John Wasko, as he would have described it, has gone home. He died on May 6th, 2022 surrounded by love. He was 71 years old, rich with wisdom and a deeply caring and playful heart. According to him, his greatest accomplishment and source of pride was being a great dad to his daughter, Rachel, and his son, Paul. He was an adoring and thoughtful grandpa as well.
Not surprisingly, fostering relationships and community were integral to John, not only with his family, but with his friends, spiritual community,
colleagues and clients, fellow storytellers, Duwamish tribal members, and his neighbors in Alki. He was even known to connect and help strangers on a regular basis, whether it was changing a flat tire on the side of the road or simply saying hello and being willing to listen and share any compassion or wisdom he could offer.
Born in Chicago, John lived in multiple states as a kid. He went to school in Florida, had a special connection to Pennsylvania, and attended the University of Washington as well. His talents and interests were vast and his curiosity, critical thinking, and philosophical pondering from an early age, were abundant. With gratitude, these qualities, have been inherited by his daughter, his son, and his grandson.
A natural student of life, John enjoyed passing on what he learned in conversation and as a formal and informal mentor. Professionally, he was well-respected as a kind and skillful counselor.
Additionally, John had a reverent love for nature and environmentalism, which inspired his daily life and decades-long activism. He especially loved finding and collecting memorable rocks, shells, and feathers, foraging for mushrooms, picking wild berries, camping, and being in the presence of waterfalls.
A lifelong lover of the arts, John created beautiful illustrations and published cartoons. He also enjoyed exploring filmmaking at UW in the 1970s and was instrumental in helping to develop that department as an option for other students. He loved seeing and discussing films throughout his life and attending theatrical productions as well. Poetry and photography also resonated with him, whether creating his own or admiring the works of others, like Edward Curtis. John loved music from around the world and particularly enjoyed listening to Hawaiian music and playing the ukulele.
Kaua’i actually became his home away from home on a deep, spiritual level. He loved learning some of the language, the rich cultural history, the friendships he formed, and the sacred land and wildlife there. He also had a particular fondness for the gentle sea turtles (and their Hawaiian name, honu.)
Undoubtedly eclectic, John was a romantic and elegant man in many ways…who happened to be a dedicated fireworks and bubbles enthusiast that carried a clown nose with him almost everywhere he went. He delighted, after all, in the chance to inspire an unexpected smile or laugh from people.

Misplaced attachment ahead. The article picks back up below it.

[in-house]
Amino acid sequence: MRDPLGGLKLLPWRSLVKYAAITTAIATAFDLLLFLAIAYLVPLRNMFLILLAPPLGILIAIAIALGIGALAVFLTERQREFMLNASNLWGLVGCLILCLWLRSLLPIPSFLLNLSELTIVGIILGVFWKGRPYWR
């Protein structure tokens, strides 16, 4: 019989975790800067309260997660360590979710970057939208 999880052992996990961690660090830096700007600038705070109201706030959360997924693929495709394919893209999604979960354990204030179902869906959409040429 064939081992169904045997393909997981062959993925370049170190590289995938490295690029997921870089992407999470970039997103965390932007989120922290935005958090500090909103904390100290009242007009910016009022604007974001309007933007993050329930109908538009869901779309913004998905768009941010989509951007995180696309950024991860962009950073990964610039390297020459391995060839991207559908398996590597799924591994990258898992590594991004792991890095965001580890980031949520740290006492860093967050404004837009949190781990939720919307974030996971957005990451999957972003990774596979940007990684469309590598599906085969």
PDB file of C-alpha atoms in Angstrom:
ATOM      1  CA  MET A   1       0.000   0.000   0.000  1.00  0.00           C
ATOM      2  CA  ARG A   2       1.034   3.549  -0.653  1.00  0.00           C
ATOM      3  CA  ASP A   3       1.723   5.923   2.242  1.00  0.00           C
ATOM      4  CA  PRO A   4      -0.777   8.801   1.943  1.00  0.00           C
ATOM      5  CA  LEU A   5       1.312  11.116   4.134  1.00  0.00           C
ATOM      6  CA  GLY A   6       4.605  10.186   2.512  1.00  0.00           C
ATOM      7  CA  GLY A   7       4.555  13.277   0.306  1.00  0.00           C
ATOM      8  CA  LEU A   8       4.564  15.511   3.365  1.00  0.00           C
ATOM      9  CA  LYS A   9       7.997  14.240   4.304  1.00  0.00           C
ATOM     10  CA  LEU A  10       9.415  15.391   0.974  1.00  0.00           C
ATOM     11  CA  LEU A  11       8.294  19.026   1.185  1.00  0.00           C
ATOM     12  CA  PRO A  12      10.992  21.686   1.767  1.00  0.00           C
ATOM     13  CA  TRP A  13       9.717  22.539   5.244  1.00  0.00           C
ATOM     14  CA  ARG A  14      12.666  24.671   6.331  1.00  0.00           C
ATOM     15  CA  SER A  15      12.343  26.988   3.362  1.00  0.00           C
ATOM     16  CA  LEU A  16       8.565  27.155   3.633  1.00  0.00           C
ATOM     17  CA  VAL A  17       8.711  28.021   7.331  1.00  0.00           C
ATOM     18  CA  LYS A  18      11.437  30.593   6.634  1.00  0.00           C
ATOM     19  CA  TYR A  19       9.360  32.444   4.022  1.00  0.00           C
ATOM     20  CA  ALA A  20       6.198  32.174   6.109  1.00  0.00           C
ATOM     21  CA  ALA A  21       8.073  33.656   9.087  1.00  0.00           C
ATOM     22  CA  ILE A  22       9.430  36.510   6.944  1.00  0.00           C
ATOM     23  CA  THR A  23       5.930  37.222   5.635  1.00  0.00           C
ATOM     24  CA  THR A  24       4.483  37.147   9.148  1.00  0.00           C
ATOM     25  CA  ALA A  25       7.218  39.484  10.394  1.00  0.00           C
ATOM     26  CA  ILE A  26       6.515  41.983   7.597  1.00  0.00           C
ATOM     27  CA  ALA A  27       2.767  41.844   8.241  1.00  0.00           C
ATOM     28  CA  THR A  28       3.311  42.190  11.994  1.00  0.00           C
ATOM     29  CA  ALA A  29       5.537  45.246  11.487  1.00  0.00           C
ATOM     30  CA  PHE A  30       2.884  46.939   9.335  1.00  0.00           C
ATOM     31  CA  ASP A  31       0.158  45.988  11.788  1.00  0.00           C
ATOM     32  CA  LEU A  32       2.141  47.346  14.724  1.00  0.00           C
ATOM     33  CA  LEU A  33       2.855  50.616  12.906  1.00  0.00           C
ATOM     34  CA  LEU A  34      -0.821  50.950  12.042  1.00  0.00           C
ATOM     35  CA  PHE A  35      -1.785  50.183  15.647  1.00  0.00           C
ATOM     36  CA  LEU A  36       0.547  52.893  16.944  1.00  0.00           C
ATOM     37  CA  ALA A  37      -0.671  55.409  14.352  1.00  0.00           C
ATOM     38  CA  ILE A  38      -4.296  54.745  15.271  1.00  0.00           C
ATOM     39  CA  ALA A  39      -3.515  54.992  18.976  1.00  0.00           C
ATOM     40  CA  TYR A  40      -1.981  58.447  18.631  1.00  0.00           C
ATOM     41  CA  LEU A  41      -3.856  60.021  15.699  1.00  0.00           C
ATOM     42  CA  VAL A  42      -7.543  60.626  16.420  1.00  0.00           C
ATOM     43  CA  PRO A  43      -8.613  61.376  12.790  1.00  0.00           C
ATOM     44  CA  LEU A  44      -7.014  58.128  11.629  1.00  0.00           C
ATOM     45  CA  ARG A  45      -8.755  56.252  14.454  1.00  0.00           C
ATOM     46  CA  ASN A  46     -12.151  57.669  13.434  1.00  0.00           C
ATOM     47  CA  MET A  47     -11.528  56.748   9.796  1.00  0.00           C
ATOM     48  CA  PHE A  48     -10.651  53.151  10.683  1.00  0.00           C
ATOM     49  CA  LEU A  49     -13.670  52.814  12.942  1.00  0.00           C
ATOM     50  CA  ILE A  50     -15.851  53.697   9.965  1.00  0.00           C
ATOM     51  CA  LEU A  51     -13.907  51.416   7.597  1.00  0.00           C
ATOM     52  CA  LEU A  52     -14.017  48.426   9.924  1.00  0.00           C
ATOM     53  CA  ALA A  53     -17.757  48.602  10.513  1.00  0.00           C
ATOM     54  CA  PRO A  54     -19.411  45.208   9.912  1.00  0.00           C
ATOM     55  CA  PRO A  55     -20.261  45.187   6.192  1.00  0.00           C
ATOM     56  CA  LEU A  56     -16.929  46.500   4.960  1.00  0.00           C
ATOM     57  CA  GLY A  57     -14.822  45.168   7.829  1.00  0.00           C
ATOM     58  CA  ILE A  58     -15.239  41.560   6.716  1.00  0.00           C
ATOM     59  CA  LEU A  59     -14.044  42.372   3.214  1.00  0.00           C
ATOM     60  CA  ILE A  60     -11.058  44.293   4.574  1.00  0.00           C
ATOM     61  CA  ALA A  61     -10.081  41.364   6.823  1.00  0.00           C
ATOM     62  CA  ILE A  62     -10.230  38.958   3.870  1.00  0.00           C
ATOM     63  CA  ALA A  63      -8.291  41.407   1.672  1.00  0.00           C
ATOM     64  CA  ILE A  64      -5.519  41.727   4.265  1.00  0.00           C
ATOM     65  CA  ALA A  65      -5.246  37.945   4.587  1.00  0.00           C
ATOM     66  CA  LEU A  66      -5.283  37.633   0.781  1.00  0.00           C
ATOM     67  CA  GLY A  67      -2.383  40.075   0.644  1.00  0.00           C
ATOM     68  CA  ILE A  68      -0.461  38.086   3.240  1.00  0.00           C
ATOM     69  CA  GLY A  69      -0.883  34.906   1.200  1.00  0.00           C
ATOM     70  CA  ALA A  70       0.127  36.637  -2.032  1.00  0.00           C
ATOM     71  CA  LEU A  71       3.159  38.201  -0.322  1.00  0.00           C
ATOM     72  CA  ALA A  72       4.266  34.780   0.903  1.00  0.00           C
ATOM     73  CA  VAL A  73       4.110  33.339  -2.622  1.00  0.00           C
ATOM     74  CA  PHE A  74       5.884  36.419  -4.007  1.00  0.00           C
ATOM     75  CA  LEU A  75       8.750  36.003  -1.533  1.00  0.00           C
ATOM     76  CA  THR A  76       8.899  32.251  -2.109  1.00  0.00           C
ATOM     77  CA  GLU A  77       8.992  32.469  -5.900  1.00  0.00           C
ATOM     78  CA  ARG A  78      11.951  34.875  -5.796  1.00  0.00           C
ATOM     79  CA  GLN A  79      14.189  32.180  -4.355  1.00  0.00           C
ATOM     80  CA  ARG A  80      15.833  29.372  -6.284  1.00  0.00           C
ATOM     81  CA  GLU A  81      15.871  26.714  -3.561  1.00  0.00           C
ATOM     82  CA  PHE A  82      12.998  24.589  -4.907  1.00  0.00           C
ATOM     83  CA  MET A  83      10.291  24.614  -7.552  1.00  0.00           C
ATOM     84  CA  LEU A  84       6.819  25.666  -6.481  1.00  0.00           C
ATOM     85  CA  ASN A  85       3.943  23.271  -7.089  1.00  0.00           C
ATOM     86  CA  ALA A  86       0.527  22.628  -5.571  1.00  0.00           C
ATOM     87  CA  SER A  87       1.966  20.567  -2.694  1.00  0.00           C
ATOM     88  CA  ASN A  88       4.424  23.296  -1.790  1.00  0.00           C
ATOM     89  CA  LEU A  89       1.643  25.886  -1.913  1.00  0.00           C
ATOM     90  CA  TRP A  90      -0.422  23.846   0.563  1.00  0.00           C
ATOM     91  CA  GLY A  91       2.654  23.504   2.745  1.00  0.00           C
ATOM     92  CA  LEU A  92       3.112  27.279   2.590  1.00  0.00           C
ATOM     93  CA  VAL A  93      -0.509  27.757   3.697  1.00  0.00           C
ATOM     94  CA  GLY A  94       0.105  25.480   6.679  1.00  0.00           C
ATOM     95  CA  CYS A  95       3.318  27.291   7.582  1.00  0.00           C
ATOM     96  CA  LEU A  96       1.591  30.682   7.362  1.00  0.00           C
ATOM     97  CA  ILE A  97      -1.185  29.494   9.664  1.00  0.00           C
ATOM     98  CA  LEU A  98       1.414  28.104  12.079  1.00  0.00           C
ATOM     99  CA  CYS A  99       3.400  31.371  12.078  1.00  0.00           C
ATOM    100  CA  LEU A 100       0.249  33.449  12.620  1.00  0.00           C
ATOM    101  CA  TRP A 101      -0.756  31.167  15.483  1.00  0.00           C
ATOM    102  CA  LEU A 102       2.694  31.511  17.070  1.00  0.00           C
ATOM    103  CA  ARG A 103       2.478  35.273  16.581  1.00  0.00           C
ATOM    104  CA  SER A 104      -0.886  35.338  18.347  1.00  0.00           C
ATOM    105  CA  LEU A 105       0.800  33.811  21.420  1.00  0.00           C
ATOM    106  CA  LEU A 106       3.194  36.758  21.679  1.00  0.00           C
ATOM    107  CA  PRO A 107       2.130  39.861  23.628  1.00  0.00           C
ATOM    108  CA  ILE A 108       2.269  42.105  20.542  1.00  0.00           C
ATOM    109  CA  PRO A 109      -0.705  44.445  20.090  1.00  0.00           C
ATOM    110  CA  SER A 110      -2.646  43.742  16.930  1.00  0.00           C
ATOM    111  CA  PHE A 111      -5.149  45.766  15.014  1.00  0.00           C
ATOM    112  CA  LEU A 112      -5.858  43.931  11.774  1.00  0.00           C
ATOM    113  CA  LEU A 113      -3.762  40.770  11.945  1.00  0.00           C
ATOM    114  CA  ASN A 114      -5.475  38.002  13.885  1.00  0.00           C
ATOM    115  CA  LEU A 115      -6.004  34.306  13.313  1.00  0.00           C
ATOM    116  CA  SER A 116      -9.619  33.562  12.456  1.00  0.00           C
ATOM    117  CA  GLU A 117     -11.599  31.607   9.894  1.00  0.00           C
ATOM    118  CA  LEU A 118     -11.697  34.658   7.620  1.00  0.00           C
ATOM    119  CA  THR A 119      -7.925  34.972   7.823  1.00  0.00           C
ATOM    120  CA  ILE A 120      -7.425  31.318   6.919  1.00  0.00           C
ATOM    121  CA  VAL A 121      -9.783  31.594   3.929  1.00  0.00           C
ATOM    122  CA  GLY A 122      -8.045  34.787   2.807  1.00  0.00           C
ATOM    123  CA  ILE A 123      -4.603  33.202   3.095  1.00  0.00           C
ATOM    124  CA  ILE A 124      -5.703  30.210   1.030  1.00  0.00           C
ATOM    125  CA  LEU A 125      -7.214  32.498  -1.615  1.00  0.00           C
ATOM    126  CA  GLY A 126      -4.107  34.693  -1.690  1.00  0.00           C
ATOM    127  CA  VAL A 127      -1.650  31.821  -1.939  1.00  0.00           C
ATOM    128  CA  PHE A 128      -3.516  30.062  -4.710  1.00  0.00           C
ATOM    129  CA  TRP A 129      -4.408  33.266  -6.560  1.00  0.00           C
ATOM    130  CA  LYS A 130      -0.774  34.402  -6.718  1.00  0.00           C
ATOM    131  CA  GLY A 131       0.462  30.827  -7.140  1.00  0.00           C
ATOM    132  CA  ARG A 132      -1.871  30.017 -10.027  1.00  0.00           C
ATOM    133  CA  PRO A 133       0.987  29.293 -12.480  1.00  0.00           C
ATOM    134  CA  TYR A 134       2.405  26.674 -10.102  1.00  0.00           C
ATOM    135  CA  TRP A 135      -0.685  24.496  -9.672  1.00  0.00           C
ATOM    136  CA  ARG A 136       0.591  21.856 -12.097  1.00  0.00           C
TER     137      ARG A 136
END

Resourceful and innovative, John spent many hours at Re-PC collecting parts and tinkering with projects at home. He was an individual ahead of his times in many ways, who envisioned (and worked towards) a world abundant with clean energy sources. He talked extensively about Nikolai Tesla as well, long before Tesla became a household name.
Politically, John had strong convictions as someone who believed in community, integrity, and consistently exercising the right and responsibility to vote. He was involved in the anti-nuclear disarmament movement in the early 1980s and volunteered for various presidential campaigns up until recently. He often wisely spoke that we must remove money from politics in order to create meaningful improvements for all people and the health of the planet.
Of course, John’s life could not be summed up without mentioning how his faith as a Christian became central to him as a young adult and guided him in every way, right through his final days.
Lastly, John Wasko was a beloved storyteller and board member of the Seattle Storytellers Guild for many years. He was also a supporter of the Duwamish Longhouse and an organizer of some of their community events.
John’s own life is truly a story worth retelling. That honor is a particular gift for his daughter, Rachel, and her family, his son Paul, his brother Bill, and his wonderful extended family. As with his sister, parents, and other family who passed before him, John will be greatly missed and we are thankful for the lasting memories and love we are left with.
A memorial service for close family and friends is being held on Saturday, May, 21st at 2pm at Seattle Vineyard Church.
In lieu of flowers, please donate to the Duwamish Longhouse and Cultural Center or the Seattle Storytellers Guild.